Review Summary: Gabriel leaves, but Genesis' progressive spirit does not.
With the departure of Peter Gabriel, Genesis took a massive hit. That much may be clear, but Phil Collins didn’t just start taking things over when the chance presented itself. Despite receiving two minor lead spots in the past, he had been very much comfortable in his backing role, perfectly accentuating Gabriel and creating an effective vocal dynamic; this drummer had no intention of stepping up to the microphone full-time. Still, the band were faced with the task of replacing an irreplaceable singer. They briefly discussed the option of carrying on as an instrumental four-piece, but eventually commenced the search for a new front figure. Many came in to audition, but not a single candidate felt right for the job.
In the meantime, an album’s worth of music had already been written. Collins entered the studio to have a go at Squonk
, and the rest is history. Or so it would be, because things changed gradually before the brilliant ensemble playing of Banks, Collins and Rutherford created Invisible Touch
. The group’s initial impulse was to stay true to their progressive roots, and A Trick of the Tail
, marking the start of a transition period, does exactly that. Even while disregarding the absence of Gabriel’s voice however, four-man Genesis grew into a different musical creature than they used to be. With Steve Hackett still on board, they remained worthy of their name regardless.
The band’s seventh LP recalls the British tales of Selling England by the Pound
more strongly than it does The Lamb
’s scope and ambition. A logical development, since the story of Rael had exacted its toll. The fact that it emerged during a time when Genesis were in an unsure position singer-wise shows. The album is mainly a product of instruments, guided rather than narrated by vocals. The basic structure of the songs is simpler, but the music no less challenging.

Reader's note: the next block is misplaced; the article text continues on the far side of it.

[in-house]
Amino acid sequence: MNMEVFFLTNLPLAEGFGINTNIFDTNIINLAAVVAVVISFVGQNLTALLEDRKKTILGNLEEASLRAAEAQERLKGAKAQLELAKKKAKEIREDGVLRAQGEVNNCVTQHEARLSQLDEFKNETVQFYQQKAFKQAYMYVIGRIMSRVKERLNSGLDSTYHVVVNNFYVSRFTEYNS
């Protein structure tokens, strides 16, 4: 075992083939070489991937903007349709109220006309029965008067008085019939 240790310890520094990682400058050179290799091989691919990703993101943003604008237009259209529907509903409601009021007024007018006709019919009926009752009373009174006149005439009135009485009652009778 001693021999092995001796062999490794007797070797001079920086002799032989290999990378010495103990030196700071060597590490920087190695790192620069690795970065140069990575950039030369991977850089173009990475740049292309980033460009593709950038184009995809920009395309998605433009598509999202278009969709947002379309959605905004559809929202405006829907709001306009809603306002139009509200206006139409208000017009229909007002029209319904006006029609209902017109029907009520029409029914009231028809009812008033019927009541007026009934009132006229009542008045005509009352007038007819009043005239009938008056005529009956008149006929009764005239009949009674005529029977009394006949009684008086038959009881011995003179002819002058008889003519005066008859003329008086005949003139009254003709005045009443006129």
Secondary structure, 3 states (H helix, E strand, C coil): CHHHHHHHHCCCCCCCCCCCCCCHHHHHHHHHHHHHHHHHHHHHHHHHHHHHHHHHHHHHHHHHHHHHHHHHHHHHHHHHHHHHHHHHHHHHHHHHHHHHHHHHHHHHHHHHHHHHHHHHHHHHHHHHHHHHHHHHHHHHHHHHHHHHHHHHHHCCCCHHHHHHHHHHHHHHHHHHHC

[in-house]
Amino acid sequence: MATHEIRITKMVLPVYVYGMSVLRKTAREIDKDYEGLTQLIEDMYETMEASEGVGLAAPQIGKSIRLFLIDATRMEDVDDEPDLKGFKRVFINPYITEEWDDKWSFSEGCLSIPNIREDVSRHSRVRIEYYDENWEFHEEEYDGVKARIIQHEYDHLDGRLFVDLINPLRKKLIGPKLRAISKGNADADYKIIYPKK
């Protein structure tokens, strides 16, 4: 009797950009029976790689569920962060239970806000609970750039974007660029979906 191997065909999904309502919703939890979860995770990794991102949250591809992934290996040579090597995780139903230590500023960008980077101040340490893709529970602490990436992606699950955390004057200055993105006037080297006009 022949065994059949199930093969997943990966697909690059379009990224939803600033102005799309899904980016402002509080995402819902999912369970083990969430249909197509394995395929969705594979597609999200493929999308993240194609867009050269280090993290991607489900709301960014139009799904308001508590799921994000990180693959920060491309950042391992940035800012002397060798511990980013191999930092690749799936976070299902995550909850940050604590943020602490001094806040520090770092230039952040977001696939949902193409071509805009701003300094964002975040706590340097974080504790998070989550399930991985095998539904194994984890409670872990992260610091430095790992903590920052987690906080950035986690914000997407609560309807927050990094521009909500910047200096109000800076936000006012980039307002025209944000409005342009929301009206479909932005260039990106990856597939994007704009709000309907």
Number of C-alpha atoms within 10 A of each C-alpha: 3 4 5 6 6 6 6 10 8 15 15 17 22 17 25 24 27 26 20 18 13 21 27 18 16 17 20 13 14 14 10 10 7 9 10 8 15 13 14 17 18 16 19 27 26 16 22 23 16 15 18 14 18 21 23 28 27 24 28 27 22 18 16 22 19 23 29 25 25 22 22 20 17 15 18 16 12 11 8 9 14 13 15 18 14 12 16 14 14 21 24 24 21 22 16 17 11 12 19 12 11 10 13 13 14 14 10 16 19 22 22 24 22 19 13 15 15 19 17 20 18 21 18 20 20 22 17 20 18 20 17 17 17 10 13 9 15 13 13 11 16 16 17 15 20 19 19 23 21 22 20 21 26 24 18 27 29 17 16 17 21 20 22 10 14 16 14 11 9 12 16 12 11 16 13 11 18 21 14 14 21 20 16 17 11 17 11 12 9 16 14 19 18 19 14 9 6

Collins is due a lot of credit for both his performances here. He makes an incredible effort to uphold the group’s characteristic sound within the limitations of his own voice, drumming with the same power all the while. While his vocals are still somewhat unsteady, their clearer, warmer tone proves a great fit for the more melodic tracks that came forward here. Only Robbery, Assault and Battery
, where the band attempt to make their own Battle of Epping Forest
, doesn’t reach the heights it aims for. Although the tale is charming, it cannot help but remind of what Gabriel might have done with it.
Tony Banks endured as the most dominant songwriter, having a hand in every composition on the album. This is clear enough during the piano-centred Mad Man Moon
, but his skills do show more subtlety overall, reflecting the band’s increased attitude towards interplay. Hackett profited from this on his final two recordings with Genesis, leading the fusion-tinged duo Dance on a Volcano
and Los Endos
with remarkably infectious riffs, as well as providing his admirable softer touch to Entangled
. The nods at jazz fusion aren’t surprising, as Collins had recently been recording with Brand X. Rutherford seems to feel right at home in the area, as the opening and closing track pack some of his most creative bass work.
Genesis pulled out of a tough situation after The Lamb Lies Down on Broadway
, finding new direction as a four-piece instead of simply revisiting their past work. The lack of Gabriel’s presence cannot be avoided, but even without him, the band managed to excel. The material that’s on offer here appears more conventional at first, but may actually take more time to sink in and be fully appreciated. When that happens, A Trick of the Tail
reveals itself to be truly a quality Genesis album.
Genesis Mark IV:
Phil Collins – Vocals, Drums
Steve Hackett – Guitar
Tony Banks – Keyboards, Guitar, Vocals
Mike Rutherford – Bass, Guitar
Dance on a Volcano